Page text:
Should Ukraine be provided with anti-missile batteries? Russia warns NATO nations

Should Ukraine be provided with anti-missile batteries?  Russia warns NATO nations

Via the Associated Press

Should Ukraine be provided with anti-missile batteries? Russia warns NATO nations (AP via Axel Heimken / dpa, photo of an anti-Patriot missile battery during a presentation at a German military base on March 17, 2022)

Ukraine – Slovakia has promised to provide air defense systems to Ukraine. Russia Warned of the possible consequences of such assistance In conflictFriday, March 18th.

Russian Foreign Minister Sergei Lavrov said Moscow The transfer of S-300 anti-aircraft missile systems will not be allowed. He said Russia would view any arms supply to Ukraine as a “legal target”.

Foreign Minister Sergei Lavrov has threatened to declare all potential carriers of weapons to Ukraine a military target.”

Ukraine had about 100 S-300 batteries before the attack, and the Russian military claims to have destroyed about 40 of them early on. Of his attack February 24. The country is vast, and to protect a city, it is desperately needed, explains Brent Eastwood AFP of the particular site 19 Fortify. “If I am planning a Ukrainian defense, I need four S-300 batteries at four key points. From Kiev. I sleep well at night. ”

The United States wants to go through Slovakia and Bulgaria

The U.S. president, who wants to support Ukraine militarily without a direct confrontation with Russia, is trying to provide a better defense for the Ukrainian military. Against Russian artillery that destroyed cities.

Joe Biden has promised to help Ukraine achieve “long-range air defense systems” rather than shoulder-mounted stingers, but it seems easier said than done to find powerful anti-missile batteries that the Ukrainian military urgently needs.

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These S-300s may have come from some countries of the former Soviet Union, and they still exist, especially in Slovakia and Bulgaria, as US Secretary of Defense Lloyd Austin was in recent days.

But these countries still rely on the S-300 for their own security and ask for a replacement – in other words, patriots – before giving it to Ukraine. “We are ready to do this as soon as we find a suitable replacement,” Slovak Defense Minister Jaroslav Nad told reporters on Thursday.

As part of that, the Netherlands announced on Friday that it would deploy a Patriot battery at the Sliak military base in central Slovakia, and Germany confirmed that it would send two more to the country, which would facilitate the transfer of the single Slovak S. 300 battery to Ukraine.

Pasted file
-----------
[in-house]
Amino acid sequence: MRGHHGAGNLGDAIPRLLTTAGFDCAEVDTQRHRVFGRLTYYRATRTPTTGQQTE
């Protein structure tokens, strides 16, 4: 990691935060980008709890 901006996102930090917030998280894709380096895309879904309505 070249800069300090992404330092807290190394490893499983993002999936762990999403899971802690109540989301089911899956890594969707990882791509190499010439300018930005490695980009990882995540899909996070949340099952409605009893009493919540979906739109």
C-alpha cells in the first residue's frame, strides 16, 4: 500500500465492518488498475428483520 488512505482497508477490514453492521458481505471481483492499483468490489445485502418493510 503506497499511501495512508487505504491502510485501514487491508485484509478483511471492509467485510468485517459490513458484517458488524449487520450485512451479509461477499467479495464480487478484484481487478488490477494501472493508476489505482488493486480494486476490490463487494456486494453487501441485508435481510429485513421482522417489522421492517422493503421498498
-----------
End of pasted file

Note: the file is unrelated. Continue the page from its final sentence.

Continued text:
But the German and Dutch patriots did not arrive in Slovakia immediately – the Netherlands counts April 15 – and the time has passed for the Ukrainian army.

American patriot, for the salvation of Ukraine

The most appropriate way to help Ukraine would be mobile anti-aircraft batteries like the Patriot, the effectiveness of which has been well demonstrated in Iraq and the Gulf in recent years. The Patriot is a radar built into trucks and capable of automatically detecting and intercepting an aircraft. A drone or missile with a range of more than 100 kmAn observation post controlled by three soldiers and a battery of interceptor missiles.

But Ukrainian soldiers are not trained to handle these sophisticated American weapons. On the other hand, they know how to use the S-300 anti-aircraft system, the first-generation Russian rival of the American Patriot, whose range is more limited, but it is enough to protect Kharkiv or Kyiv near two cities. Russia’s border.

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In addition, although many countries seem willing to supply kyiv with spare missiles for the S-300, Ukraine needs a number of fully equipped systems – including radars and surveillance posts. “An S-300 is not good for anything, but it’s not enough,” says Brent Eastwood.

Logistic difficulties in getting the patriot to the destination

The other two NATO countries, Bulgaria and Greece, have S-300s, but replacements will have to be offered. However, the U.S. military, with its relatively limited patriotic inventory, decides to lend to these countries on their own, but it will take a few weeks for them to reach their destination. Washington is trying to persuade allies in other regions to lend, but again, it’s not easy.

U.S. Chief of Staff General Mark Millie may have asked for Japan’s help on Thursday. He called on his Japanese counterpart to discuss “the current situation in the Pacific and the Russian occupation of Ukraine.”

The Gulf states have a number of anti-aircraft batteries to protect themselves from Iranian missiles, but they are in no hurry to help Ukraine. Saudi Arabia and the United Arab Emirates, the world’s largest crude oil exporters and have strong ties to the Middle East and Moscow, have so far refrained from taking a stand against Russia.

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